The dungeons themselves are where the real action takes place. Dungeons are presented in a crude 3D view, very similar to what you see in the early Wizardry games. Depending on which version of Akalabeth you are playing, the layout of the dungeon may change every time you exit and enter, or it may stay the same. Either way, it’s really not TOO difficult to navigate. The grid itself and the ladders leading up and down are always static. Only the location of the doors and the walls vary from level to level. I always recommend that players map out their journey on a piece of graph paper when playing to avoid getting hopelessly lost.

Being an older game, Akalabeth will certainly seem crude and undesirable to many modern gamers. It is definitely not a game most people these days will want to seek out. Personally, I enjoy older dungeon crawls like this. But then again, I grew up with them. I suspect that for many, this game would only serve as a curiosity. But, if you are adventurous and willing to take the time and patience needed to explore everything this game has to offer, you might be pleasantly surprised by what you find.

Difficulty: Hard –  If playing the game as intended, Akalabeth offers quite a challenge. Food management can be downright brutal as can many of the monster encounters. That being said, anyone willing to invest a little time in grinding should be able to boost their character to a point that makes the game manageable. If playing the 1998 version, it’s easy to cheese your way through entire game by exploiting a specific save/reload loophole thus reducing the game’s difficulty to nil.

Story: The game features a very barebones backstory. But considering the entire game really nothing more than a programming project by an ambitious high school student, this is forgivable.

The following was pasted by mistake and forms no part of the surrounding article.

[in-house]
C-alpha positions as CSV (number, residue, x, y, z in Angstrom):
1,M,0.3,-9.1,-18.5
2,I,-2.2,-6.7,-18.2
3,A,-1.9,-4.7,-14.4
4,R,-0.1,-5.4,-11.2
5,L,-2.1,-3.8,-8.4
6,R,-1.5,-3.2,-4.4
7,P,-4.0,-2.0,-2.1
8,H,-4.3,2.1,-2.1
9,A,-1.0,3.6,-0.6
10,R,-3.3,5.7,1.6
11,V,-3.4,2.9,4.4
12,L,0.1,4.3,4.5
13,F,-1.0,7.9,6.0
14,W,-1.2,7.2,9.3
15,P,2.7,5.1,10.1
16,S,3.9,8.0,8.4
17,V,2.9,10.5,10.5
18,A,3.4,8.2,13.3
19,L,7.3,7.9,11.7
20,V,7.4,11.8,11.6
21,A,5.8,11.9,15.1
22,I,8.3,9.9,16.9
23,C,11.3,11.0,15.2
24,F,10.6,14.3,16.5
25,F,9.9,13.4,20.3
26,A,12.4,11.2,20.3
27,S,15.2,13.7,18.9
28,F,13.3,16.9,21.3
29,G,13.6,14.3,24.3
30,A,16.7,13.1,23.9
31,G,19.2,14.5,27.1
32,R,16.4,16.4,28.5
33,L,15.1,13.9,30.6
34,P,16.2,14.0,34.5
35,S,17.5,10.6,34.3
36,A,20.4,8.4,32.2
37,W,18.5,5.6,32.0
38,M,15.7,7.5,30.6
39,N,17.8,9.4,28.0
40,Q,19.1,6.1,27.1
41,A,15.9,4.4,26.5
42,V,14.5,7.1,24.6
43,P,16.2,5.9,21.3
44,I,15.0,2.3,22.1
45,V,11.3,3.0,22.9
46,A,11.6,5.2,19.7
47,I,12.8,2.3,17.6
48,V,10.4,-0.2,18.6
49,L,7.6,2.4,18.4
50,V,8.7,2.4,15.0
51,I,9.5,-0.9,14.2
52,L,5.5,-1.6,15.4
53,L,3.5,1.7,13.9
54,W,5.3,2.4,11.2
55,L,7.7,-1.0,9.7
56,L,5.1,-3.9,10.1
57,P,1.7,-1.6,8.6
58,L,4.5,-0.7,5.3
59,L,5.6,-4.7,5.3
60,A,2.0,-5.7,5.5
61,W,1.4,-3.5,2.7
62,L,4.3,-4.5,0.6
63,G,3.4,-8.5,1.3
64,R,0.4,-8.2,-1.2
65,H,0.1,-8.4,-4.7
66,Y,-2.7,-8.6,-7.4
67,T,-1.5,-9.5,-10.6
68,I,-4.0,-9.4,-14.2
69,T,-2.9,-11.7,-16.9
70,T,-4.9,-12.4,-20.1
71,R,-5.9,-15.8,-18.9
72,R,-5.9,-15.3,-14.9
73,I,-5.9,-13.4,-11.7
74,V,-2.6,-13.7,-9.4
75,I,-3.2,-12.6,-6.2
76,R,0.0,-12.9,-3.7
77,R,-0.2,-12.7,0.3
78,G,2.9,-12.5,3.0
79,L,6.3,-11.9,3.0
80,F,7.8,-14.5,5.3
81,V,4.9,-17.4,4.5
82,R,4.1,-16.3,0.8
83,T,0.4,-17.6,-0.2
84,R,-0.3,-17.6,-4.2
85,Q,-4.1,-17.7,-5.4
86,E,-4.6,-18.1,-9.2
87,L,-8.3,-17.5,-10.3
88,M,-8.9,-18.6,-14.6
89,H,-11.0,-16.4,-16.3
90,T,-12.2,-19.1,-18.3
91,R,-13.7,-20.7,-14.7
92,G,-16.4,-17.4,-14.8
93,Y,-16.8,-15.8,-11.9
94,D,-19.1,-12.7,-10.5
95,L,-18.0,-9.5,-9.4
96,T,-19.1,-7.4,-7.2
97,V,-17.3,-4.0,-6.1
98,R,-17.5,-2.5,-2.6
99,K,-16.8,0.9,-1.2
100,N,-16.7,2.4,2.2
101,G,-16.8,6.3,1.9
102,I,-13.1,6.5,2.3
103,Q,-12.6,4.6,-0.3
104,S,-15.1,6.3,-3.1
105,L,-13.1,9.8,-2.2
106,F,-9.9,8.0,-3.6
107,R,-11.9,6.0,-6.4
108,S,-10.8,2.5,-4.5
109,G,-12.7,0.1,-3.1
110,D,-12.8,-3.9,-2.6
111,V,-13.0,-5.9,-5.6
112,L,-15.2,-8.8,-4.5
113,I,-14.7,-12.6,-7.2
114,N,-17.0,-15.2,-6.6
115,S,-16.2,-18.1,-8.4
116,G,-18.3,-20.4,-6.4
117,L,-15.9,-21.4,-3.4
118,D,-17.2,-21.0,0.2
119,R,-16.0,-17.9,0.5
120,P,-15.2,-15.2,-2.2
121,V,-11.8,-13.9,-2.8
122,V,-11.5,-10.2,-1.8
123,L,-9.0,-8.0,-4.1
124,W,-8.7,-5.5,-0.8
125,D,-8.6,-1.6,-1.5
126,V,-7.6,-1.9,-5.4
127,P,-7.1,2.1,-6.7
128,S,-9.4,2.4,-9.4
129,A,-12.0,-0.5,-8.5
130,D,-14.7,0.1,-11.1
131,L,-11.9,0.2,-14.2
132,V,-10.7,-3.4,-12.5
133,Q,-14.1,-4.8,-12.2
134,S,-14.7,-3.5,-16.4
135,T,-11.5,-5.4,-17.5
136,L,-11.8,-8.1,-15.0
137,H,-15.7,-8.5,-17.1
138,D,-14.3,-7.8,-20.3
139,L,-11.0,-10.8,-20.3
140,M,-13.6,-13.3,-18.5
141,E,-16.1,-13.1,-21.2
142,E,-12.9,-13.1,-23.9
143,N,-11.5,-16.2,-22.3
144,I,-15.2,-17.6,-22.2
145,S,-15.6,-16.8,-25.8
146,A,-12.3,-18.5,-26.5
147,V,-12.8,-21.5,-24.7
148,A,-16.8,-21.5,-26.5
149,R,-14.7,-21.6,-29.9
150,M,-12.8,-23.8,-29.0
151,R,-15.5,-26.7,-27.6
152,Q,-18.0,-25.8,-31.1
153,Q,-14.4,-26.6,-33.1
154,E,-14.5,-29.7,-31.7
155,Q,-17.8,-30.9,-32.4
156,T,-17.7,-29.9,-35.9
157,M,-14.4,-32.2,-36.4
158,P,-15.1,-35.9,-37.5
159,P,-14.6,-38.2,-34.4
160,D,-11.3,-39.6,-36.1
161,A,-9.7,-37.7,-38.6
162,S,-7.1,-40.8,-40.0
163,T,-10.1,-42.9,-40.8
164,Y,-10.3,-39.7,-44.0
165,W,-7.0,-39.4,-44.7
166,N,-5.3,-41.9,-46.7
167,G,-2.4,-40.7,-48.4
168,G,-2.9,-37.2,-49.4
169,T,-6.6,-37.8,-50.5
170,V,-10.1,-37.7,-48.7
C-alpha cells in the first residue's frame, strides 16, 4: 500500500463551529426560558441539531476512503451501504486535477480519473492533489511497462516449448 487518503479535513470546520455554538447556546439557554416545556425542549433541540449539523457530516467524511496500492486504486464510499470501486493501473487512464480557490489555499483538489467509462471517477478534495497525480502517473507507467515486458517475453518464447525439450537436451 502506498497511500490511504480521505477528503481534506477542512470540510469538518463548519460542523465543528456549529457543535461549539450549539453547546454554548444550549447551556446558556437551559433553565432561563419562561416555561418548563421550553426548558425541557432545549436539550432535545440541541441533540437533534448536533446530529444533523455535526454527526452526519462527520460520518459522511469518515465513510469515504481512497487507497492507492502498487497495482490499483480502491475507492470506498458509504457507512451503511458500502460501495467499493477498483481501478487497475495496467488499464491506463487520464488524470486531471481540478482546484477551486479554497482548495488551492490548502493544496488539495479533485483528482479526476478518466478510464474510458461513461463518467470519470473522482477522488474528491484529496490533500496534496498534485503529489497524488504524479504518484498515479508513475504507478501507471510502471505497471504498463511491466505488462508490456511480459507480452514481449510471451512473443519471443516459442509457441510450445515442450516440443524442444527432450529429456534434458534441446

Originality: When Garriott began designing this game, it was 1977. Despite being largely inspired D&D and Lord of the Rings, the concept of an RPG-style dungeon crawler was almost unheard of at the time. Some people like to argue that Akalabeth might actually be the first graphical RPG game ever made.

Soundtrack: The original game is silent and has no sound whatsoever. The 1998 release does include some basic noises and midi music (ripped from Ultima III), none of which are particularly impressive.

Fun: For most, this is a hard game to recommend. It’s random and tedious by today’s standards. Old grognards like me might appreciate it. But for the vast gaming population, Akalabeth is a pretty hard pill to swallow. Regardless, if you have a love for old school RPGs like Wizardry and Zork. This game might be worth a look.

Graphics: The graphics in this game are about as basic as you can get. But, for a game programmed entirely in BASIC, it’s actually quite impressive. The dungeons are white on black wireframe. As are the monsters and overworld map. Players on the Apple II get treated to the classic Apple II color palate. The 1998 remake also adds some basic colors to the text and wireframe models.